(Bloomberg) -- The European Central Bank has a clear case to lower interest rates twice, but what happens after that is difficult to predict because of uncertainty over domestic inflation pressures, Governing Council member Pierre Wunsch said. 

Slower inflation means the current level of borrowing costs is becoming more restrictive in real terms, the Belgian central-bank governor said in an interview in Washington, where he’s attending the International Monetary Fund and World Bank spring meetings. 

“That speaks in favor of at least removing parts of this additional restriction,” Wunsch said. “Without negative surprises, the first two rate cuts are quite easy and then it becomes a bit more complicated.”

ECB officials appear to agree on the need for an initial reduction in June unless major surprises derail the inflation outlook. Only few predict how many moves will follow this year, as officials face uncertainties ranging from delayed easing by the Federal Reserve to Middle East tensions and sticky services prices at home. 

Wunsch said the ECB’s July meeting will offer important insight on the road ahead.

“If we see some inertia in wage developments and services inflation, we’re not going to want to signal that we are going to cut at every meeting,” he said. “The July decision will probably give an important signal about the pace of rate cuts. And that’s where I really don’t want to give any indications. Because honestly, I don’t know.”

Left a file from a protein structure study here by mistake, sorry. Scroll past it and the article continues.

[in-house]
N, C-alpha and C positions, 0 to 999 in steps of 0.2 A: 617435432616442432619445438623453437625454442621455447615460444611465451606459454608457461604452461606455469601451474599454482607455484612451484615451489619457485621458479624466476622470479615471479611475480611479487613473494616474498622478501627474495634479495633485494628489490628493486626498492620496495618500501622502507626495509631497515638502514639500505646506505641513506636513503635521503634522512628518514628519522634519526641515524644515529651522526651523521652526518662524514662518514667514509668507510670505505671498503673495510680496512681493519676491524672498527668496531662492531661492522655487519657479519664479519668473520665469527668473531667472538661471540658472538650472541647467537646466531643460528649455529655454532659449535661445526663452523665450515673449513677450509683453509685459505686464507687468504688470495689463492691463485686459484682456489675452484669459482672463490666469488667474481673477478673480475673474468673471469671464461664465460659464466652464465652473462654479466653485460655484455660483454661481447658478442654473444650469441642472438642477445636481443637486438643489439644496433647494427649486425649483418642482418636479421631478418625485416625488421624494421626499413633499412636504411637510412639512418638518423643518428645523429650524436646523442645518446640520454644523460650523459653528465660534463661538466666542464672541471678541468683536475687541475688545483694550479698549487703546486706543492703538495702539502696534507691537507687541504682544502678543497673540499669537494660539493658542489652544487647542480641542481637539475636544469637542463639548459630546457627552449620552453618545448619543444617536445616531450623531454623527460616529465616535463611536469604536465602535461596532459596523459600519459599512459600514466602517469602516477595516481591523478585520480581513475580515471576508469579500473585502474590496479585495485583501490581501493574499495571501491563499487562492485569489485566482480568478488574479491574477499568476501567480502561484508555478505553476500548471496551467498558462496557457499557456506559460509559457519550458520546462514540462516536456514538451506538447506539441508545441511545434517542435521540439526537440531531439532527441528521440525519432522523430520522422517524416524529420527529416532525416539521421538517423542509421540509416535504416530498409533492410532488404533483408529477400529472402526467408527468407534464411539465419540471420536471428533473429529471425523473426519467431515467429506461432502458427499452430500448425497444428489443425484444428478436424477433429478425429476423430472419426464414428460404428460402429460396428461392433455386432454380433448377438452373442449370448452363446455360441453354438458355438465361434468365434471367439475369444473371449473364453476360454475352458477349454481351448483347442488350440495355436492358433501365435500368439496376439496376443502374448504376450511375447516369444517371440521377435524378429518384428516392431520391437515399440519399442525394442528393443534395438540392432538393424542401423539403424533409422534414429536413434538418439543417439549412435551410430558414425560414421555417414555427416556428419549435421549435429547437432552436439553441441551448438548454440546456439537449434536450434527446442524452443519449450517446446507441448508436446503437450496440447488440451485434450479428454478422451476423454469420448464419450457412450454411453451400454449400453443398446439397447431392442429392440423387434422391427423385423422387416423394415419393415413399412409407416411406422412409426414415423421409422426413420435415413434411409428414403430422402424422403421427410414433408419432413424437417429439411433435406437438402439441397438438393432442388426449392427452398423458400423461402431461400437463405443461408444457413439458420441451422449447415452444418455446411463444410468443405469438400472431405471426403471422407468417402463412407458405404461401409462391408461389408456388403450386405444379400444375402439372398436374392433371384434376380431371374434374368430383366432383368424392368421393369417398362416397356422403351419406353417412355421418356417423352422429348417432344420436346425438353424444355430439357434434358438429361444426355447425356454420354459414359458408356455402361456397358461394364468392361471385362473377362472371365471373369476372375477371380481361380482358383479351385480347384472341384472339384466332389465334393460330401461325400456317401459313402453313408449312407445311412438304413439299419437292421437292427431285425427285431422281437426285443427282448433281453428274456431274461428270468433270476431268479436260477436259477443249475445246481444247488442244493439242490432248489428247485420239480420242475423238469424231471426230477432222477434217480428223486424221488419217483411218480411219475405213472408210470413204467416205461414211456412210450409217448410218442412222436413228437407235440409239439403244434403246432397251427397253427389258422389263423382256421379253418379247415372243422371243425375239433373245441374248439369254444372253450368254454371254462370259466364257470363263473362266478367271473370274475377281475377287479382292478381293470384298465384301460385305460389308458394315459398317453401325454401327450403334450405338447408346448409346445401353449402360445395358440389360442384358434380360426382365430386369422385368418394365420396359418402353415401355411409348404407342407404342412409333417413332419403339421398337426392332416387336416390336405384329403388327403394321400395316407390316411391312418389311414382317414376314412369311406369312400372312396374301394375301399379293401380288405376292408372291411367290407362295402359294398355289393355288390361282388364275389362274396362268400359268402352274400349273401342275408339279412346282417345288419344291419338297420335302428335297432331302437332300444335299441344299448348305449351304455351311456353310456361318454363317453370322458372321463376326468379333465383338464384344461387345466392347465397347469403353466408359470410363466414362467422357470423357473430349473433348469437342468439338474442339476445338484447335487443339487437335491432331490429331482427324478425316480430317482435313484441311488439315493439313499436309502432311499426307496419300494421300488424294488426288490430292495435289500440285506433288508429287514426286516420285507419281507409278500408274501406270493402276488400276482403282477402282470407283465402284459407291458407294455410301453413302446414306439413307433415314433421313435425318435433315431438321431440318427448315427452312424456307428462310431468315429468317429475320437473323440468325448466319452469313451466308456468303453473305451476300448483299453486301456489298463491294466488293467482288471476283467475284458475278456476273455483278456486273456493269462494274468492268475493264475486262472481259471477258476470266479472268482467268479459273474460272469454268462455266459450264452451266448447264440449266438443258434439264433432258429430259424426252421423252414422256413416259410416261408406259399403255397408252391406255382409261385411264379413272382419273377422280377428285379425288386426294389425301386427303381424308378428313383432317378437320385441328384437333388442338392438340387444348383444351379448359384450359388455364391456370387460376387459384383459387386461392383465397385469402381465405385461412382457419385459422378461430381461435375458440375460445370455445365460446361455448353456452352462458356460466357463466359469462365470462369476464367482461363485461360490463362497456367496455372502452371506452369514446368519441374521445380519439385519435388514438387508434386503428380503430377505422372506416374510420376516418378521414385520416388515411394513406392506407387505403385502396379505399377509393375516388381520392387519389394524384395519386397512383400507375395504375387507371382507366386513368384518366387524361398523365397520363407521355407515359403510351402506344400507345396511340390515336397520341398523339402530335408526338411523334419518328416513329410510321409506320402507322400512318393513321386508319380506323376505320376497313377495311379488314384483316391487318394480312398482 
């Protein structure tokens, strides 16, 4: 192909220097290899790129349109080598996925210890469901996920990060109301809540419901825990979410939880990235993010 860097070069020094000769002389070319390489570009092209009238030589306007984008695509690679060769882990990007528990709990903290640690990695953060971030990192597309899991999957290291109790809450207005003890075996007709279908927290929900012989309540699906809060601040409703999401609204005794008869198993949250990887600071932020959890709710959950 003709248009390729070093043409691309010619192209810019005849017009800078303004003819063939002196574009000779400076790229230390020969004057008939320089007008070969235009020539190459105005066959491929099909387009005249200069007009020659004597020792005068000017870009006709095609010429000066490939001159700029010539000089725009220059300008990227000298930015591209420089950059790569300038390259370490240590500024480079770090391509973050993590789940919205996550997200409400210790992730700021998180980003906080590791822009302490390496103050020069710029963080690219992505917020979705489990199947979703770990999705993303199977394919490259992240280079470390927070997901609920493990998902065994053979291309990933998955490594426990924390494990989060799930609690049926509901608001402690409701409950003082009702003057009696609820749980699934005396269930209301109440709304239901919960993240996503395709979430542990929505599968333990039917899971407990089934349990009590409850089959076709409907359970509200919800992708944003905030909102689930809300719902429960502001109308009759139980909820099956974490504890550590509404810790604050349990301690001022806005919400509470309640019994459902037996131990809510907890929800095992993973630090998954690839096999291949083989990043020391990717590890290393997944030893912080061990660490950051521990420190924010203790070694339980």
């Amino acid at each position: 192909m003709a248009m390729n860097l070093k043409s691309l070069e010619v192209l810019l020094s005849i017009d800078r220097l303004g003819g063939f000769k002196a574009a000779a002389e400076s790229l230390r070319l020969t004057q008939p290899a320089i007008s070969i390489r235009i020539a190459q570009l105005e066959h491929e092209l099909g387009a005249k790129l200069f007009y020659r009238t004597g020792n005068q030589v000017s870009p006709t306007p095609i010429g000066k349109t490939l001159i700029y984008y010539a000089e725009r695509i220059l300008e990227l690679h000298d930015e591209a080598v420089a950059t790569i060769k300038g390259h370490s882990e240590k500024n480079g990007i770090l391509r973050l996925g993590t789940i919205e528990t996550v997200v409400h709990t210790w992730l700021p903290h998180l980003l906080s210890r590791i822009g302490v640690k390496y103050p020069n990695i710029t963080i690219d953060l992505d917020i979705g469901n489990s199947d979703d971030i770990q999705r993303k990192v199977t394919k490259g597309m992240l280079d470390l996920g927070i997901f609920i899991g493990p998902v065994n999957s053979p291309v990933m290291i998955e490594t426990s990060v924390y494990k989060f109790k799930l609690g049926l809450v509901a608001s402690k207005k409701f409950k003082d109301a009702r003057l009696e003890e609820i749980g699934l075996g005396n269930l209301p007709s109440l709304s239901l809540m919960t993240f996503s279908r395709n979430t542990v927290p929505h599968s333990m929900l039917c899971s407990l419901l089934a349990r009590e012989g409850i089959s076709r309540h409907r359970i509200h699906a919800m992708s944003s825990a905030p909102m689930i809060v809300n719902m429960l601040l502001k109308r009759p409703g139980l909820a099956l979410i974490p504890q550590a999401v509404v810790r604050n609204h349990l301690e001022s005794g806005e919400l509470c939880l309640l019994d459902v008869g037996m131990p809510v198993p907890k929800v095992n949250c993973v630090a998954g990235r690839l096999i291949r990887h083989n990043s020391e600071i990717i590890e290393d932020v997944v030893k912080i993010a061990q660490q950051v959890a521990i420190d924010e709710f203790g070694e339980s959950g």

Fighting between Israel and Iran has become the latest source of anxiety, especially since Russia’s attack on Ukraine and the ensuing surge in natural gas prices were responsible for much of the euro zone’s inflation wave of the last two years. For Wunsch, a significant increase in oil costs would have a direct impact on ECB policy. 

“You don’t look through an oil shock if core inflation is at 3%, services inflation is at 4% and wages are rising by 4%,” he said. “I’m not saying we’re going to hike again. But that would have an impact on the timing of rate cuts, for sure.”

However, “it all depends on the kind of oil-price shock,” he said.

Another twist has come in the form of disappointing inflation data in the US that’s raising the question of whether the Fed can cut at all. It had previously looked set to start loosening in June — the same month as the ECB. 

Views in the ECB diverge on how much of an impact that would have on monetary policy in the euro zone. Wunsch acknowledged that disconnecting from the rates trajectory in the US will leave a mark. 

“The net impact is higher inflation in Europe,” he said. “The upward impact of the exchange rate, a stronger US economy and a common component in global inflation will outweigh the downward impact of higher long-term bond yields, I believe. In theory not to the extent that we can’t cut rates, but directionally for sure.”

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